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Empirical validation of the New Zealand serious non-fatal injury outcome indicator for ‘all injury’
  1. Colin Cryer1,
  2. Gabrielle S Davie1,
  3. Pauline J Gulliver2,
  4. Eleni Th Petridou3,4,
  5. Nick Dessypris3,
  6. Jens Lauritsen5,6,
  7. Alison K Macpherson7,
  8. Ted R Miller8,9,
  9. Brandon de Graaf1
  1. 1Department of Preventive and Social Medicine, University of Otago, Dunedin, New Zealand
  2. 2Social and Community Health, School of Population Health, University of Auckland, Auckland, New Zealand
  3. 3Department of Hygiene, Epidemiology and Medical Statistics, Medical School, National and Kapodistrian University of Athens, Athens, Greece
  4. 4Unit of Clinical Epidemiology, Medical School, Karolinska Institute, Stockholm, Sweden
  5. 5Accident Analysis Group, Department of Orthopedics, Odense University Hospital, Odense, Denmark
  6. 6Department of Clinical Medicine, University of Southern Denmark, Odense, Denmark
  7. 7Kinesiology and Health Science, Faculty of Health, York University, Toronto, Ontario, Canada
  8. 8Calverton Center, Pacific Institute for Research and Evaluation, Calverton, Maryland, USA
  9. 9Health Science Research and Graduate Studies, Curtin University Centre for Health Policy Research, Perth, Western Australia, Australia
  1. Correspondence to Dr. Colin Cryer, Department of Preventive and Social Medicine, University of Otago, PO Box 913, Dunedin 9054, New Zealand; colincryer{at}btinternet.com

Abstract

Our purpose was to empirically validate the official New Zealand (NZ) serious non-fatal ’all injury' indicator. To that end, we aimed to investigate the assumption that cases selected by the indicator have a high probability of admission. Using NZ hospital in-patient records, we identified serious injury diagnoses, captured by the indicator, if their diagnosis-specific survival probability was ≤0.941 based on at least 100 admissions. Corresponding diagnosis-specific admission probabilities from regions in Canada, Denmark and Greece were estimated. Aggregate admission probabilities across those injury diagnoses were calculated and inference made to New Zealand. The admission probabilities were 0.82, 0.89 and 0.90 for the regions of Canada, Denmark and Greece, respectively. This work provides evidence that the threshold set for the official New Zealand serious non-fatal injury indicator for ’all injury' captures injuries with high aggregate admission probability. If so, it is valid for monitoring the incidence of serious injuries.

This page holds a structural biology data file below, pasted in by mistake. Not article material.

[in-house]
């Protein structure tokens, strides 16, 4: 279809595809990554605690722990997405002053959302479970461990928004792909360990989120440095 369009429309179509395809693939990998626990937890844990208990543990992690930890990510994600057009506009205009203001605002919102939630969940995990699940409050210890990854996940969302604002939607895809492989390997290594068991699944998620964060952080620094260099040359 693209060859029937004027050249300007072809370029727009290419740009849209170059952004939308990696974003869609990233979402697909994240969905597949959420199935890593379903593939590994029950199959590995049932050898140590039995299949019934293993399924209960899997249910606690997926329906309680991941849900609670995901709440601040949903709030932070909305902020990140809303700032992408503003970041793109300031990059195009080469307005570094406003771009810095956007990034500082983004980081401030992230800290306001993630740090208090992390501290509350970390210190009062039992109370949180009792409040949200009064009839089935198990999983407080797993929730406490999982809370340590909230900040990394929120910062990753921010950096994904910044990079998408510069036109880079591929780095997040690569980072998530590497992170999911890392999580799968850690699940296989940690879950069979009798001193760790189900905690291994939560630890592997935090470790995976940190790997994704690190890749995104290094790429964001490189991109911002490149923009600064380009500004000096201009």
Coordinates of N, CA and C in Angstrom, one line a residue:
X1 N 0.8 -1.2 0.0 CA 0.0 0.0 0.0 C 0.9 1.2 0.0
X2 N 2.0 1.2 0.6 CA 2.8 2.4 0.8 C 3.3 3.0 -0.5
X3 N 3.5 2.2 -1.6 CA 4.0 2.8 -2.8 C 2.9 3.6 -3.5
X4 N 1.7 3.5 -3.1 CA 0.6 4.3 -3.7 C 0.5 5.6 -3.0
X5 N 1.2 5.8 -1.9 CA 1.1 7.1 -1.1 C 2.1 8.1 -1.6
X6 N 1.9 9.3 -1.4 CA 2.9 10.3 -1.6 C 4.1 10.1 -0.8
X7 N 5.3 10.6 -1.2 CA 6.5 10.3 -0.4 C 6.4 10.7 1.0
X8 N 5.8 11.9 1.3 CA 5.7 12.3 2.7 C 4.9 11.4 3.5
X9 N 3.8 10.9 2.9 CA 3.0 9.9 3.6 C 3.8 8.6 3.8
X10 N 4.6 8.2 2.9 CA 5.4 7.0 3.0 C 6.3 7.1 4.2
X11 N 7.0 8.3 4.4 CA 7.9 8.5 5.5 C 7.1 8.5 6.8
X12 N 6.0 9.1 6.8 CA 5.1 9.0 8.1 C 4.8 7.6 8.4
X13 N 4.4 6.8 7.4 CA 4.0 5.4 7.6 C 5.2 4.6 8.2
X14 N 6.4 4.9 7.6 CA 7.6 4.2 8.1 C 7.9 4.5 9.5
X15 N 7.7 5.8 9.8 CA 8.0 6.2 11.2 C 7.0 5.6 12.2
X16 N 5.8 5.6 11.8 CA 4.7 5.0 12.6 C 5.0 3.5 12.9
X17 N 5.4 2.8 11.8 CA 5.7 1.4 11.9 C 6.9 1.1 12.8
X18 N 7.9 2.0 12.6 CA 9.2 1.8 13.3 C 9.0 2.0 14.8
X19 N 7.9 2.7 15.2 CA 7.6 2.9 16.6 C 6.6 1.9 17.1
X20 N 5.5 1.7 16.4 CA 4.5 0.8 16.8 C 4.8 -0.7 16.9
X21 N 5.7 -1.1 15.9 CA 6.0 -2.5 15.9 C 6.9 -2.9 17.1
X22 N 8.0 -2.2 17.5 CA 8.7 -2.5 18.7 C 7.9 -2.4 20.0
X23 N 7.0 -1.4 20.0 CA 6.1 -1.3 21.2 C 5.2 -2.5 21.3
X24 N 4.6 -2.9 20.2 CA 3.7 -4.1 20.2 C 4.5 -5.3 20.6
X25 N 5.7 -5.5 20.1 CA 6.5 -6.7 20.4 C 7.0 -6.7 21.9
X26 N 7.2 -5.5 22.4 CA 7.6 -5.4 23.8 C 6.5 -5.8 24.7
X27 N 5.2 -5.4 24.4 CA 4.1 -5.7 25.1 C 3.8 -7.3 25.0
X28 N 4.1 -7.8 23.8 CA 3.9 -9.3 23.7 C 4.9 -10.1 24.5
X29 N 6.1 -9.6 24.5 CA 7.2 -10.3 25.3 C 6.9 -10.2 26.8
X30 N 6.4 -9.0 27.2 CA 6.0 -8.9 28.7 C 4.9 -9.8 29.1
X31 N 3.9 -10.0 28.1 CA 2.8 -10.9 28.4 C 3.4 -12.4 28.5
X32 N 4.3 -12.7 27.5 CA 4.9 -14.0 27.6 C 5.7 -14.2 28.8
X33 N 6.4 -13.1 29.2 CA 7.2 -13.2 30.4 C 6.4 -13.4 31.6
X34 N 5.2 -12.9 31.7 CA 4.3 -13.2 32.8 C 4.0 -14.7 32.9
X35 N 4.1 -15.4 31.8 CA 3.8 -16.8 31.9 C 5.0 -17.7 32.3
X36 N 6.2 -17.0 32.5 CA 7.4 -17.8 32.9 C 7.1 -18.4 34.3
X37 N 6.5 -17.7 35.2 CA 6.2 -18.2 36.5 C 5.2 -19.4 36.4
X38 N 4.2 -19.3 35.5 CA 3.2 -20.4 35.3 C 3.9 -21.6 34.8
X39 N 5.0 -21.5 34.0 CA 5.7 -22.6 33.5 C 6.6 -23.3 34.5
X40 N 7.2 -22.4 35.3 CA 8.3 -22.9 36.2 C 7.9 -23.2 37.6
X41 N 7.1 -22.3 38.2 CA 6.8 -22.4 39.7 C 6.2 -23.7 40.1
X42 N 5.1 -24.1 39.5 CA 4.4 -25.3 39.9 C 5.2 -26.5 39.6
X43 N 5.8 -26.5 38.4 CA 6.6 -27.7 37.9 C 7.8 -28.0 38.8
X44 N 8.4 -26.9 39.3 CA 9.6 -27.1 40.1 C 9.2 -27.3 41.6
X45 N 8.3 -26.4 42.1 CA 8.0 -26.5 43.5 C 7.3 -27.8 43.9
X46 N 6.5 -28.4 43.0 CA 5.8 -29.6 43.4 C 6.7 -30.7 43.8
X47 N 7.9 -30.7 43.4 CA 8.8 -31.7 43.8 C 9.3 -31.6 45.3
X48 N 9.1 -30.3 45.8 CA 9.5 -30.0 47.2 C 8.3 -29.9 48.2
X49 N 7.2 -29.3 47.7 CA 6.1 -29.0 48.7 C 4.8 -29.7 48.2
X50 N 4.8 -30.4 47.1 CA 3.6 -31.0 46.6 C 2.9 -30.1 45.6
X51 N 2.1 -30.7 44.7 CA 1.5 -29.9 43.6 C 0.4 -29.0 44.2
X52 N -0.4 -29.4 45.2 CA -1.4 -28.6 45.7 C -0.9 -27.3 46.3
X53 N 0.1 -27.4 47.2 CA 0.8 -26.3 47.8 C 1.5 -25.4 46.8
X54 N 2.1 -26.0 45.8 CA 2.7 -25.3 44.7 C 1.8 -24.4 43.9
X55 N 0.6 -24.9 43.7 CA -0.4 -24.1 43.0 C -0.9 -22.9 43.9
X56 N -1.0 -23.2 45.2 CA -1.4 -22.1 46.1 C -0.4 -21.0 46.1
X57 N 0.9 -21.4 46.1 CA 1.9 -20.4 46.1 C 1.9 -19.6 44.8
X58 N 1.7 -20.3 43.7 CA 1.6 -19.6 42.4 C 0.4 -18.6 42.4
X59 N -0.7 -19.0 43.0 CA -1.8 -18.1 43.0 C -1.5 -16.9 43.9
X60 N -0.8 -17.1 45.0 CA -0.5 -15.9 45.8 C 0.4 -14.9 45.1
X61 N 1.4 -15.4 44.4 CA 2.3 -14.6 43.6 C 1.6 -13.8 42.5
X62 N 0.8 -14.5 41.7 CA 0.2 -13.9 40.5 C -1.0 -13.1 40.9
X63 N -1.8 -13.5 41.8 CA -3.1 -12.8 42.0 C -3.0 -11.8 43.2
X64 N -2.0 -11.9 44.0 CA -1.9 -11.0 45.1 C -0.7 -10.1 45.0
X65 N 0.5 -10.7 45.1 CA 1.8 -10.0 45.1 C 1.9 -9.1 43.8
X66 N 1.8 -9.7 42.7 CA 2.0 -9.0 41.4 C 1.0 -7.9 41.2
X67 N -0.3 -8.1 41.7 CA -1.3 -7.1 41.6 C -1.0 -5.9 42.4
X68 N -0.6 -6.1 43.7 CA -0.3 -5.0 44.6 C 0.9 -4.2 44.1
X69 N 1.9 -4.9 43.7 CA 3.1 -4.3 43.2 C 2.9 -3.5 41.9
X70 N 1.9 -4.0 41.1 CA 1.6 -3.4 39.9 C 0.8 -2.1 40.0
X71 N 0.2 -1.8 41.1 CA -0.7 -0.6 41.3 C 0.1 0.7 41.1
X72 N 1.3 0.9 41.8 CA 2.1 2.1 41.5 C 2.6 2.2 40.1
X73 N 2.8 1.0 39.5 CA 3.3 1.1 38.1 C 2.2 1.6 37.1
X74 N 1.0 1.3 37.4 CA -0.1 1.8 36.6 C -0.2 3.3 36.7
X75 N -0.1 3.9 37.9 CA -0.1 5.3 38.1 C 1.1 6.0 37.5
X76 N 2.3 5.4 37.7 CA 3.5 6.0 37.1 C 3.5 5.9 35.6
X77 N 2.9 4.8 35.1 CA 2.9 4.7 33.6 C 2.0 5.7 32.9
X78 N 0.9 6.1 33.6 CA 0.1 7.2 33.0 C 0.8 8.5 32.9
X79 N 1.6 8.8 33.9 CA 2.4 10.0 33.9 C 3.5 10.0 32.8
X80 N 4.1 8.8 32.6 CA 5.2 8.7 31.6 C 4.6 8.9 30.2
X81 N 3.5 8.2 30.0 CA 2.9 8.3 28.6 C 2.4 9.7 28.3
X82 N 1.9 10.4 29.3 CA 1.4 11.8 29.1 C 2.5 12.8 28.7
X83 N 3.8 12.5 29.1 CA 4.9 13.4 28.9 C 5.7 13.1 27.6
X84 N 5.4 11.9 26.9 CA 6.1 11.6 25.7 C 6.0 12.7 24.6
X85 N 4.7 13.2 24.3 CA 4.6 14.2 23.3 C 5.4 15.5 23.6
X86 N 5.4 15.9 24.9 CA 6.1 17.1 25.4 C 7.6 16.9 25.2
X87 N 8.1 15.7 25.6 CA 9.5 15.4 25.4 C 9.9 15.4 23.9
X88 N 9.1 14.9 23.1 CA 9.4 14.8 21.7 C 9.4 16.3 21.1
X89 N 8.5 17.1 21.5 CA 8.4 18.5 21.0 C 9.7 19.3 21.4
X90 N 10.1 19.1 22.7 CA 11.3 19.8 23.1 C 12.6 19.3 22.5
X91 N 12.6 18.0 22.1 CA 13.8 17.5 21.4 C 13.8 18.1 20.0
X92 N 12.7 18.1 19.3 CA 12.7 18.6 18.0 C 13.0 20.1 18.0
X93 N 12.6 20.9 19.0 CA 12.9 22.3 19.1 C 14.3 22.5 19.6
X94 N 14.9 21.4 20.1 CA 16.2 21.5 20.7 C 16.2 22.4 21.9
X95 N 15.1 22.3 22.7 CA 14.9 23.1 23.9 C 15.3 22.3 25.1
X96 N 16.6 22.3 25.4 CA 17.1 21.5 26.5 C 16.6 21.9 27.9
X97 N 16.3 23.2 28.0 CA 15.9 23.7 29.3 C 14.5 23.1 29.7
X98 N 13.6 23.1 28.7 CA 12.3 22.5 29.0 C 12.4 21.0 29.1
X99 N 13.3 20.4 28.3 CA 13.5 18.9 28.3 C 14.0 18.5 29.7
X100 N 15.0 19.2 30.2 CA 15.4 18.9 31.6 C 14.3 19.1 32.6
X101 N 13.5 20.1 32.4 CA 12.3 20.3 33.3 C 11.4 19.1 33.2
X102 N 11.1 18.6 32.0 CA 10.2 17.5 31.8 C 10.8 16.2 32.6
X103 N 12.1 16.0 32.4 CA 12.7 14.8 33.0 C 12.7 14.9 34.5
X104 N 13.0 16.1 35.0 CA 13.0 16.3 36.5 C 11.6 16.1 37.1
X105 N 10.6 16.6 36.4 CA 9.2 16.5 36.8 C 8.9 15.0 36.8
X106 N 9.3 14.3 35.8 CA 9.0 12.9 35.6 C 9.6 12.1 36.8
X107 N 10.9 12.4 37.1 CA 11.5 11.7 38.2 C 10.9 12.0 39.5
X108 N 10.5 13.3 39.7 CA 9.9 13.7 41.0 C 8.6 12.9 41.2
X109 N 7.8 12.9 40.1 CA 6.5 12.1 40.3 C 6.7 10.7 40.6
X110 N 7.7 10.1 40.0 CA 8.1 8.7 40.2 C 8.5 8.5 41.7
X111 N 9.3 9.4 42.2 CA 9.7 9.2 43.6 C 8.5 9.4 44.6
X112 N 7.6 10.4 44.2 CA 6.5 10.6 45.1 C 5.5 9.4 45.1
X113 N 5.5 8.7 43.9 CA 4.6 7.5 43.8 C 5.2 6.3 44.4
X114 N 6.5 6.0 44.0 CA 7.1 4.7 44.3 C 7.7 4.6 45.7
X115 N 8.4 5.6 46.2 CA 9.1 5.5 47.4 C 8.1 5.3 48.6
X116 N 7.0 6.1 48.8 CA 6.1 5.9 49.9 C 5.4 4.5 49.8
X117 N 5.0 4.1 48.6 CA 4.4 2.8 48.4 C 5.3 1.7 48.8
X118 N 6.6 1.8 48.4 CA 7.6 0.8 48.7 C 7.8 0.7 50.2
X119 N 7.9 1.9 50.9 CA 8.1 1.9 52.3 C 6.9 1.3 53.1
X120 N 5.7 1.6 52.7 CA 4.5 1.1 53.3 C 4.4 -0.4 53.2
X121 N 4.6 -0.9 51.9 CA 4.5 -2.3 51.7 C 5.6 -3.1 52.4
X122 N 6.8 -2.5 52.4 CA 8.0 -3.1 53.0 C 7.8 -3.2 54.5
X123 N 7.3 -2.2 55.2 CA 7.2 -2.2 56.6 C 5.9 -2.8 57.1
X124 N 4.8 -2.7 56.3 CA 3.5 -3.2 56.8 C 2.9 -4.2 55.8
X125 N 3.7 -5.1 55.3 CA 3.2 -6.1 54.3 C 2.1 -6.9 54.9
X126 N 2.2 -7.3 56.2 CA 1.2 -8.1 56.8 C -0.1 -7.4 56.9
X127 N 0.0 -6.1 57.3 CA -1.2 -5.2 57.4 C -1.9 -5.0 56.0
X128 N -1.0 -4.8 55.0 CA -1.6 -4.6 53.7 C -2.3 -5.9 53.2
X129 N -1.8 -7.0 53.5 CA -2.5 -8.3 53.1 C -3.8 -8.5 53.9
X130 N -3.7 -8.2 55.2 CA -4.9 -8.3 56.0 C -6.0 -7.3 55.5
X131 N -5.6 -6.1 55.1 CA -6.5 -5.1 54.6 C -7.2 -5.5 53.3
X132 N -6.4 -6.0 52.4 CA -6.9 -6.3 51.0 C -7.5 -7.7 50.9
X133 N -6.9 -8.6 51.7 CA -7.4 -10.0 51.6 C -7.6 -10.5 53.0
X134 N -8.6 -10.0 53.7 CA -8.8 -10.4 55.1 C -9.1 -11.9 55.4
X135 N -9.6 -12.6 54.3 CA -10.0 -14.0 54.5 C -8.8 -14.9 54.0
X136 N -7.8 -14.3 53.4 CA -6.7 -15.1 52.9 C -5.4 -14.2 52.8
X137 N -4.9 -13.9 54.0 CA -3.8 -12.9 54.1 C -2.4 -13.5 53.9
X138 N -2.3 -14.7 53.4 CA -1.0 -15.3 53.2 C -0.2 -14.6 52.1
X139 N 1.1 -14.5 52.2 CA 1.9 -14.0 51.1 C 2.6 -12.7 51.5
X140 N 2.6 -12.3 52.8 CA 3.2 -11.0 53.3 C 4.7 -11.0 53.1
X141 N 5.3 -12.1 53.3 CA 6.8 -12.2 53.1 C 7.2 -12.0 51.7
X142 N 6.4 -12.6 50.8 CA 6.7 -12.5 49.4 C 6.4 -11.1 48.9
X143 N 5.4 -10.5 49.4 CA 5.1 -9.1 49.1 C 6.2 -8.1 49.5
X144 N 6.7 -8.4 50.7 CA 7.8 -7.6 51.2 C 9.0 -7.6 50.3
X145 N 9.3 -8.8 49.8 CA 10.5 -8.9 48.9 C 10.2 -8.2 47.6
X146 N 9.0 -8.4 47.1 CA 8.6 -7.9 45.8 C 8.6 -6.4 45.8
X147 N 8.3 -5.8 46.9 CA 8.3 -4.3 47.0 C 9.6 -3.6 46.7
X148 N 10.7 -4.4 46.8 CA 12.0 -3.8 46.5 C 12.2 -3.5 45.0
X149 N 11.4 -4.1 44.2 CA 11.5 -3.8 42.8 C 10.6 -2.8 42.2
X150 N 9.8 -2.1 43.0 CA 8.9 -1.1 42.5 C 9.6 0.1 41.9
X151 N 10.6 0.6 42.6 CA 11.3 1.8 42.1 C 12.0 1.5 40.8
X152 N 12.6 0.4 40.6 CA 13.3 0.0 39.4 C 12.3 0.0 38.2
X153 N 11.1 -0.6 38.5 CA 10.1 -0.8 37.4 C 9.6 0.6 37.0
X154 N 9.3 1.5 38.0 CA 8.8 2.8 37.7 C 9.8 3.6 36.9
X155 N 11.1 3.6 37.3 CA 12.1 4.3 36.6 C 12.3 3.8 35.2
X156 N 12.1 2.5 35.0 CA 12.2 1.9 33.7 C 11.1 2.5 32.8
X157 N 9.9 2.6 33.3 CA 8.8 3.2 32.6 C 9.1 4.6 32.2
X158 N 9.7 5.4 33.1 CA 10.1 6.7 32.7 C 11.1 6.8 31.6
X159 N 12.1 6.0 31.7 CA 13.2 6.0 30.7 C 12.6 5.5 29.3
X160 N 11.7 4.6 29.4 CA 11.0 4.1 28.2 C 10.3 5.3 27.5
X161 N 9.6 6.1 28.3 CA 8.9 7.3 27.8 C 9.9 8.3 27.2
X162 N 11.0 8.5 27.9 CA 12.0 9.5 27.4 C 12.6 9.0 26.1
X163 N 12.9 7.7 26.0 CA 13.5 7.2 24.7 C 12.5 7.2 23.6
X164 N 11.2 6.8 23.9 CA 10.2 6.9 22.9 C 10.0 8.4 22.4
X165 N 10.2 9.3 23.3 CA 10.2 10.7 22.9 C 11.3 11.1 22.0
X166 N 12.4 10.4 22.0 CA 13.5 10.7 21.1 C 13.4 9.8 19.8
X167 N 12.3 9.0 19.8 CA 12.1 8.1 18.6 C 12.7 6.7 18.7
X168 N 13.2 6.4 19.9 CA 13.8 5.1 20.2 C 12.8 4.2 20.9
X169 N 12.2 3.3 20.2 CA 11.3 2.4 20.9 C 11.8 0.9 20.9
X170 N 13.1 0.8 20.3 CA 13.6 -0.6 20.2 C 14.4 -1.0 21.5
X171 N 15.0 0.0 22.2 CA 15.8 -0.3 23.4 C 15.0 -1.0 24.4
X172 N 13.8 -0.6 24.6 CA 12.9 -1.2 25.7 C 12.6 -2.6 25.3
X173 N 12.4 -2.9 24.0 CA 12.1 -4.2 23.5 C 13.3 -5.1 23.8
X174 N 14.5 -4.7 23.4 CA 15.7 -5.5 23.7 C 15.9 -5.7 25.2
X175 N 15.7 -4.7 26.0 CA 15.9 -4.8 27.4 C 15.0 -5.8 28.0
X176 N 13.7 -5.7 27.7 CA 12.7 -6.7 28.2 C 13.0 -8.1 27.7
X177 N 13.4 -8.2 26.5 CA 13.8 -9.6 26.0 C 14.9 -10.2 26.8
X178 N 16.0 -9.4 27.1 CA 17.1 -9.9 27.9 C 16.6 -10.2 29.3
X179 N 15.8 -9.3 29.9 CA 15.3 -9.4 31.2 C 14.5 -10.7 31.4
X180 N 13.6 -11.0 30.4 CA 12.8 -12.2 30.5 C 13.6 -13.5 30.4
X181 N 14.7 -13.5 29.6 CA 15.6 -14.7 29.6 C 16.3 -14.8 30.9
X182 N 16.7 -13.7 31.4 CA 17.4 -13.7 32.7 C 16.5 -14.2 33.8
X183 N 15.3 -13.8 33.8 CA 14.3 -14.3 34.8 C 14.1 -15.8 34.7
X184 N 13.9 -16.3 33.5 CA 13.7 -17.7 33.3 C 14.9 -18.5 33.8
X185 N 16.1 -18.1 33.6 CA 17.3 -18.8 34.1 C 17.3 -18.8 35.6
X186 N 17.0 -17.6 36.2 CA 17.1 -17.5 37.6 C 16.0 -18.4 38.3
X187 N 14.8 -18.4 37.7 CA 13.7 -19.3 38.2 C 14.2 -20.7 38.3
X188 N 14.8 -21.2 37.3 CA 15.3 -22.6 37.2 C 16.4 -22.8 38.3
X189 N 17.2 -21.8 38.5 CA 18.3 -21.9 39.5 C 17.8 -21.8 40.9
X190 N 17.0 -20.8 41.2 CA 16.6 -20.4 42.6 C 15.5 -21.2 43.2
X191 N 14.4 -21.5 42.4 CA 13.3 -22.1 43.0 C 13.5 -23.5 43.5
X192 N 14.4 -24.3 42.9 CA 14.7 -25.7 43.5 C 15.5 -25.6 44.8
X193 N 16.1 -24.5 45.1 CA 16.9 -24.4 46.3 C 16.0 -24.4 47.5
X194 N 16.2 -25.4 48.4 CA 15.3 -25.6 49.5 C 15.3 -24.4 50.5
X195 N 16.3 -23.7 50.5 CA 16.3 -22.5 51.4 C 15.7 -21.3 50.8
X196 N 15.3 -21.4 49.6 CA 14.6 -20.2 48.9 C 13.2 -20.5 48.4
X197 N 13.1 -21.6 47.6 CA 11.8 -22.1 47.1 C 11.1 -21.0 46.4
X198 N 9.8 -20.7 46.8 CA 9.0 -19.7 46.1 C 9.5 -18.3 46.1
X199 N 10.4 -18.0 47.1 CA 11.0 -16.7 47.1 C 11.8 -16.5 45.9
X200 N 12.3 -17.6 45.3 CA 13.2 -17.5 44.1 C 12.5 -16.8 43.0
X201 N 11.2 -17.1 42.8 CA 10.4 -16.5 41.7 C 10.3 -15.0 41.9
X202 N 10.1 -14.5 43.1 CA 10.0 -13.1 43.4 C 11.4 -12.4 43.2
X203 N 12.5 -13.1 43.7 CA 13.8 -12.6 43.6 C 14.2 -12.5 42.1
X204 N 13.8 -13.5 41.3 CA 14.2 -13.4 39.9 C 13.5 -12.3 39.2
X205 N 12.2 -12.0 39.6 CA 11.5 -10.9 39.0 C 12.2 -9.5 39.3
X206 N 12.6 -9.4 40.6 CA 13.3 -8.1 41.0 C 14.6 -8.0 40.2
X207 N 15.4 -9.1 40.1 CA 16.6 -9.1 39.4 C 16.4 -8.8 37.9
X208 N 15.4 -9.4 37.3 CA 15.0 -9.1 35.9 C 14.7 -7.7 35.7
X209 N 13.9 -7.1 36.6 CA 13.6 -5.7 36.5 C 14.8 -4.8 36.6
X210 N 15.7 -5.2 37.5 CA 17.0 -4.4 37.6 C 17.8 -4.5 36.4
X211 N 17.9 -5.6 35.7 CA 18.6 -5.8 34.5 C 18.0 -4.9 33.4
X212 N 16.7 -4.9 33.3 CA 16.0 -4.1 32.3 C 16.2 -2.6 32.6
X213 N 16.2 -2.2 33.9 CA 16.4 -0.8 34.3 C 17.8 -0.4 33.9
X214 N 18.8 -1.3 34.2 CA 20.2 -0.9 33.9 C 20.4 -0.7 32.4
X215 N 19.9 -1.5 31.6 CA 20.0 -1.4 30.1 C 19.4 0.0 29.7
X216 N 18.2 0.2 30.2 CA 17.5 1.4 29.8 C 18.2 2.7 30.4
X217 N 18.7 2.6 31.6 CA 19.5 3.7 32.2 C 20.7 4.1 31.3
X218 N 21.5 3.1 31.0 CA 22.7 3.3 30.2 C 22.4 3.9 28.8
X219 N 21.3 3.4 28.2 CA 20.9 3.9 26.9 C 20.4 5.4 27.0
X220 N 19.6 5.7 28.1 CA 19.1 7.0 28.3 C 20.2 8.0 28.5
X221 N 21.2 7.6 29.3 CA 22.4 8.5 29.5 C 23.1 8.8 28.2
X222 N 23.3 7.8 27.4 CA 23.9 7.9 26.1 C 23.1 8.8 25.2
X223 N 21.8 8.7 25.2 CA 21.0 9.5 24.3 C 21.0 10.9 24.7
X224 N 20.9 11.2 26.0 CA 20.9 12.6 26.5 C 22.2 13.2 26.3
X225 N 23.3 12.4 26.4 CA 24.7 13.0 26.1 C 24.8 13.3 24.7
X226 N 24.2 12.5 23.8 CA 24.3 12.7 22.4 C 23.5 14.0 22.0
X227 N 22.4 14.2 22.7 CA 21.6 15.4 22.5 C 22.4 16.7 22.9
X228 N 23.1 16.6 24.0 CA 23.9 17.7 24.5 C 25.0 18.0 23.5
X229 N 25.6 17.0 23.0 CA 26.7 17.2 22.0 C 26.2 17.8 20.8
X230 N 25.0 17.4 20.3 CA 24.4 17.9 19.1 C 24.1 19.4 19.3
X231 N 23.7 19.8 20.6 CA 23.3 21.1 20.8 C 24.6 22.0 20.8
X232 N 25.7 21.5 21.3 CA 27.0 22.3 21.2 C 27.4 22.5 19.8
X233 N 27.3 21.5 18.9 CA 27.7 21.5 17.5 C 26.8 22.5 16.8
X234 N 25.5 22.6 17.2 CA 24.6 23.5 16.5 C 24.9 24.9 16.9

• indicators
  • surveillance
  • hospital care
  • scale development
  • severity scales

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Footnotes

  • Contributors The New Zealand team managed this project. They contributed to its design, steered its execution including quality assurance, and advised on the analysis and reporting. PJG carried out the analyses with support from the University of Otago Preventive and Social Medicine team responsible for data preparation and statistical analysis. The international collaborators provided aggregates of hospital records for the estimations of probabilities of admission. They provided guidance for the development of the protocol, and provided discussion, identified potential problems and solutions, and gave invaluable feedback. All coauthors contributed to the drafting of the paper, led by CC.

  • Funding The participation of the New Zealand team in this study was funded and supported by the Accident Compensation Corporation (ACC), Wellington, New Zealand. Views and/or conclusions in this report are those of the project team and may not reflect the position of the ACC. The Emergency Department Injury Surveillance System and the Greek participation in this project were supported in part by the National and Kapodistrian University of Athens.

  • Competing interests None declared.

  • Ethics approval We have ethical approval from the Health and Disability Ethics Committee to conduct research using NZ hospital records data for the purpose of monitoring injury at a national level.

  • Provenance and peer review Not commissioned; externally peer reviewed.

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